“This year has been about deep value mean reversion, but next should see underlying secular growth themes reassert…” – Weekly Insight, 5th December 2016
‘Poker has been one of the hardest games for AI to crack, because you see only partial information about the game state. There is no single optimal move. Instead, an AI player has to randomize its actions to make opponents uncertain when it is bluffing…’ Andrew Ng, chief scientist at Baidu
Having been tactically overweight value (resources and industrial cyclicals) all of last year, we suggested in December that the post US election selloff in global tech as investors belatedly rushed to make reflation bets looked like an attractive contrarian opportunity. Since then both Chinese and US large cap tech names have outperformed from Alibaba to Facebook, with even Tesla enjoying a sharp rally. The overwhelming consensus expected a rampant USD, but this wasn’t consistent with the Trump trade agenda – the dollar index has had its worst January in over a decade. We remain tactically long EM local currency debt and short USDJPY but have now closed the long Japan exporter position for a 24% gain – Japan is still well represented in our long industrial automation and Embedded Intelligence sensor stock baskets. The dollar selloff has certainly helped the US tech sector given its high overseas exposure, but superior earnings momentum/visibility remains the key support, underpinned by broadly above expectations Q4 results.
At 22x earnings, the S&P 500 premium rating looks reasonable given a series of multi-year product cycles – the shift to cloud computing, rapid progress in AI/machine learning and a steady rollout of internet of things sensors as well as augmented/virtual reality offer sequential and overlapping growth drivers through end decade. The latest results from Microsoft, Intel and Alphabet indicated that cloud computing is the most significant near-term driver of growth while the recent CES hardware event in Las Vegas was dominated by new AI applications.
Meantime, a key theme remains that portfolio diversification will increasingly be embedded within 15-20 tech ‘conglomerates’ as they disrupt adjacent legacy sectors with lagging productivity. Amazon and Uber have both recently expanded into ocean freight and trucking logistics respectively. The key advantage these tech groups have is their ability to optimize slack capacity and automate scheduling via superior data algorithms. The latest developments in ‘reinforcement learning’ AI are remarkable, notably the Libratus program which has exceeded the much hyped achievement of Google’s AlphaGo by mastering the most complex form of poker. It learned the game from scratch using an algorithm called counterfactual regret minimization (which sounds like it might prove useful to many investors).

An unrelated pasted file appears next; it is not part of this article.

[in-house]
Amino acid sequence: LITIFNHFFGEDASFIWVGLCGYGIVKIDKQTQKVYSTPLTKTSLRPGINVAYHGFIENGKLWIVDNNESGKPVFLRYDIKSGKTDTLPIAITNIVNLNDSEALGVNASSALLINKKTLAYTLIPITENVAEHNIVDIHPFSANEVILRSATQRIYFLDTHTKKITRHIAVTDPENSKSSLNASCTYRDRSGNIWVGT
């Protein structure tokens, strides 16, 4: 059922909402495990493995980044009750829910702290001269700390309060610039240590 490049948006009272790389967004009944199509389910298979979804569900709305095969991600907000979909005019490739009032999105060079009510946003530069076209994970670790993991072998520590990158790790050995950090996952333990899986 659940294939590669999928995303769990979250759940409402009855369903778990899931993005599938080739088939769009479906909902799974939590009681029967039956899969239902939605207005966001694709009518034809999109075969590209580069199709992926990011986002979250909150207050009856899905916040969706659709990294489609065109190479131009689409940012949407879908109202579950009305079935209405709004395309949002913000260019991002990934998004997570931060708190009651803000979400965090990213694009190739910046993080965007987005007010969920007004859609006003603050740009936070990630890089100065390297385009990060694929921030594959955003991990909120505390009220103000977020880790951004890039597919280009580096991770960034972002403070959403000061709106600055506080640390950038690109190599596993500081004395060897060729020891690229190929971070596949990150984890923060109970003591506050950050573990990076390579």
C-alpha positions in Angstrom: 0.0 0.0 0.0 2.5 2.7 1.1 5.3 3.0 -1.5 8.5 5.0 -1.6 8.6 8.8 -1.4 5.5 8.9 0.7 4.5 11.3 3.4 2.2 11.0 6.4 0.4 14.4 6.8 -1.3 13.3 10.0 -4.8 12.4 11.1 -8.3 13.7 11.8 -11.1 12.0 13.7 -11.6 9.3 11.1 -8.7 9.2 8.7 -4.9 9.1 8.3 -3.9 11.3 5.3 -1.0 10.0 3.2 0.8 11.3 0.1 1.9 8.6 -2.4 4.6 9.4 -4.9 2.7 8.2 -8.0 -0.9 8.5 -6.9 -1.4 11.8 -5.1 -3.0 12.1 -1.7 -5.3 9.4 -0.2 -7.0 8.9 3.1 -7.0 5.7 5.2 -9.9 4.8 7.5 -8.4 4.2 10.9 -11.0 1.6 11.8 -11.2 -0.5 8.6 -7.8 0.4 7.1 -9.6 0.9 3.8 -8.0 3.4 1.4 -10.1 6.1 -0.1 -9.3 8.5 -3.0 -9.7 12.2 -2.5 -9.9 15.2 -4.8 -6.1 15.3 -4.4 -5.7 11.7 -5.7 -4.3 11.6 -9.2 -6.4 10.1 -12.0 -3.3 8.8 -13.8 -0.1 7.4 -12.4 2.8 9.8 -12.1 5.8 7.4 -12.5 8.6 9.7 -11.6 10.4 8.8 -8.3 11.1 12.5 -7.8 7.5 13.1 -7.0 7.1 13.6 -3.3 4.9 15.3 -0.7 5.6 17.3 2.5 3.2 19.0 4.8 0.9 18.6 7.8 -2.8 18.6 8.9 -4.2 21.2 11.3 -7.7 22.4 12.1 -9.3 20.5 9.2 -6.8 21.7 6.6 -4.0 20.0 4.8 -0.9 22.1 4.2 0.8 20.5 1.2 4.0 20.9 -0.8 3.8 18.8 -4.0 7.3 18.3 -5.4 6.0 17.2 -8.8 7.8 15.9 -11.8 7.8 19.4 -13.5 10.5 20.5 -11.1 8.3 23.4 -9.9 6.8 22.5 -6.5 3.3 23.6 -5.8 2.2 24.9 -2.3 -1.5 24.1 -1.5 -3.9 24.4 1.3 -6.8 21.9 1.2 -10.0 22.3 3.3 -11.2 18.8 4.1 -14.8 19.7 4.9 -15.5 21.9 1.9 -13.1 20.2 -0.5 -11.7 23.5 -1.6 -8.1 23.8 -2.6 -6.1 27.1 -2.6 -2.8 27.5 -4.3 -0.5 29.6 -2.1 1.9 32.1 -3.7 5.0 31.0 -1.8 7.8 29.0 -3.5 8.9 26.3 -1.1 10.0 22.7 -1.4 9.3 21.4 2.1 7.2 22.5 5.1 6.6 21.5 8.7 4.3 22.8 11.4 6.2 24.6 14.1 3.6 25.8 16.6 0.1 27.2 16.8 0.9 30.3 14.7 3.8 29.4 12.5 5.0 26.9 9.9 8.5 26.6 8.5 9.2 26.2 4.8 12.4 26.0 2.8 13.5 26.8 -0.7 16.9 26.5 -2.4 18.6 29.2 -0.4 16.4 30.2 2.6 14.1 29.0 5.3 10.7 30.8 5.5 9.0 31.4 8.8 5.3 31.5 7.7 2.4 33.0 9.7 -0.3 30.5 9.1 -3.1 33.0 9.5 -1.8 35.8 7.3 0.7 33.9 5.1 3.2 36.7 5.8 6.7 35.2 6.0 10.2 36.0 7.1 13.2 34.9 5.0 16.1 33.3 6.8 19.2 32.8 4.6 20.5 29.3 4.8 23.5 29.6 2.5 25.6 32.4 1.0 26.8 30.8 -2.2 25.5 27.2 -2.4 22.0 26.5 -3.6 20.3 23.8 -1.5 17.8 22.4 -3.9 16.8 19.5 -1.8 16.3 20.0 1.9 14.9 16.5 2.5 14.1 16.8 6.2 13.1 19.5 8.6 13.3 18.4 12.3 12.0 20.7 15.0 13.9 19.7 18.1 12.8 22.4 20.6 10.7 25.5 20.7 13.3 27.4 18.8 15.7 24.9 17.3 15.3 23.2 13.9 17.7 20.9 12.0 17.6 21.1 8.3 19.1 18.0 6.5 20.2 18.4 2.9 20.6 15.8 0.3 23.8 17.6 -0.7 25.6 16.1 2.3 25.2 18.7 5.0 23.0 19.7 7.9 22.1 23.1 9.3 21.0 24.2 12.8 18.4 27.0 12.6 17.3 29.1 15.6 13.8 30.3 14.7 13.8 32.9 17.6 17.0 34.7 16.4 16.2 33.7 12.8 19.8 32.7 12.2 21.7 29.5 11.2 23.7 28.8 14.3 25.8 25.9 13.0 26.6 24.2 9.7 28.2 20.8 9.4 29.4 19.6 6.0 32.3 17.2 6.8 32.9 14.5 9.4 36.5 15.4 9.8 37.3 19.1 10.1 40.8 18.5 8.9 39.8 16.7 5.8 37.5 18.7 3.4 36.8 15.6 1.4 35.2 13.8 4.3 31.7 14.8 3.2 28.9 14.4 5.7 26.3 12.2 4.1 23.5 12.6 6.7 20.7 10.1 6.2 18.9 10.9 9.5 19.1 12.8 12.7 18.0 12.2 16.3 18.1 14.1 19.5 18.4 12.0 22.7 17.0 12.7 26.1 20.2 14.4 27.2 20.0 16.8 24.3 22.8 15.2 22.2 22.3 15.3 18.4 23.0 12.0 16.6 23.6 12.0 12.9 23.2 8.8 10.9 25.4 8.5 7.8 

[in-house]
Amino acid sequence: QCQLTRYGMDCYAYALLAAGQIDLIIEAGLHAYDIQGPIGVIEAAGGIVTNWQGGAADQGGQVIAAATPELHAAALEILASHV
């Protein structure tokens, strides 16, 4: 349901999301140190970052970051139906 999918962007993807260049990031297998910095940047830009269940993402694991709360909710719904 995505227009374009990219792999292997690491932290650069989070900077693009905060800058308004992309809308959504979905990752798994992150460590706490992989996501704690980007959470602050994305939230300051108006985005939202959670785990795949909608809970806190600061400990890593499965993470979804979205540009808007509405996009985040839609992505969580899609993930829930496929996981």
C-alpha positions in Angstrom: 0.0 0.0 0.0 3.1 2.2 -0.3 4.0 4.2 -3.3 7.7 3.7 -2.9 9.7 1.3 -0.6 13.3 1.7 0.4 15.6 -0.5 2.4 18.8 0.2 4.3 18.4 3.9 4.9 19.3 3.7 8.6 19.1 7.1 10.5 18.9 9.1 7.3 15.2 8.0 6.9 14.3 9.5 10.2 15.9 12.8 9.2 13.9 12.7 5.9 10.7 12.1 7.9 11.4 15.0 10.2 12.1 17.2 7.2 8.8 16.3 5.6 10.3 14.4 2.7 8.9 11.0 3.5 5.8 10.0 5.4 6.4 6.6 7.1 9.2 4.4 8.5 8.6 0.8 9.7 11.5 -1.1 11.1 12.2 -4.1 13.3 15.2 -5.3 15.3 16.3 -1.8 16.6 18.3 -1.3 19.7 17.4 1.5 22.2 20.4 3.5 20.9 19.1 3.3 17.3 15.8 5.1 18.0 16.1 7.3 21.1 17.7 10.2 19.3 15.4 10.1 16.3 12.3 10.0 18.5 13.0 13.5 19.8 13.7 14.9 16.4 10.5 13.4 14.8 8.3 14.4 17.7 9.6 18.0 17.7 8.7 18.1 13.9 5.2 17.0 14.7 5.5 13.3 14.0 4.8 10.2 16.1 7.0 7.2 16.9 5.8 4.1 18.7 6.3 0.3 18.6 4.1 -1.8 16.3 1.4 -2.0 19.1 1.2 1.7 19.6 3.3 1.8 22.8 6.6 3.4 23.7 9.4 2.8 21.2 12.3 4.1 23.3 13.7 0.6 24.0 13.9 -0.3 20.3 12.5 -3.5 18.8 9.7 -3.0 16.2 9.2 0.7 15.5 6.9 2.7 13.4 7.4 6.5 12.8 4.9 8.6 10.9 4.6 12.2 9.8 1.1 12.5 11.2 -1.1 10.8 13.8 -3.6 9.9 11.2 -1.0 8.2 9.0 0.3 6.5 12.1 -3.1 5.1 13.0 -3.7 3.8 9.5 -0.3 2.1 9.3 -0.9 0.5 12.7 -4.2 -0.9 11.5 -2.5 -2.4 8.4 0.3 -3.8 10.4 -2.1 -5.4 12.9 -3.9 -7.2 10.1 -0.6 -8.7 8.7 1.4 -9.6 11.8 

By playing at random initially, over several months of iterative ‘training’ (involving several trillion hands of poker) it reached a level where it could outwit elite human players by predicting their moves, playing a much wider range of bets and randomizing these bets – all without ever first being given the rules of the game. As we have long highlighted, the real long-term shareholder value in technology investing is in the layers of proprietary software that bind networks together and aggregate their data flow. The rapid progress in the models used for AI application development and associated processing hardware amplifies the scale of that opportunity (and also boosts the value of niche hardware sensor makers collecting the newly valuable data).
It seems inevitable that well paid ‘pattern recognition’ type roles from insurance claims assessors to junior M&A lawyers, auditors and hospital radiographers face automation over the next decade by increasingly intelligent software. AI technology has leapt with astonishing speed from facial recognition to putting on a poker face, and as it evolves further investors and politicians will struggle to absorb the profound economic implications, but one will be a growing concentration of incremental corporate earnings and free cash flow growth within the technology sector.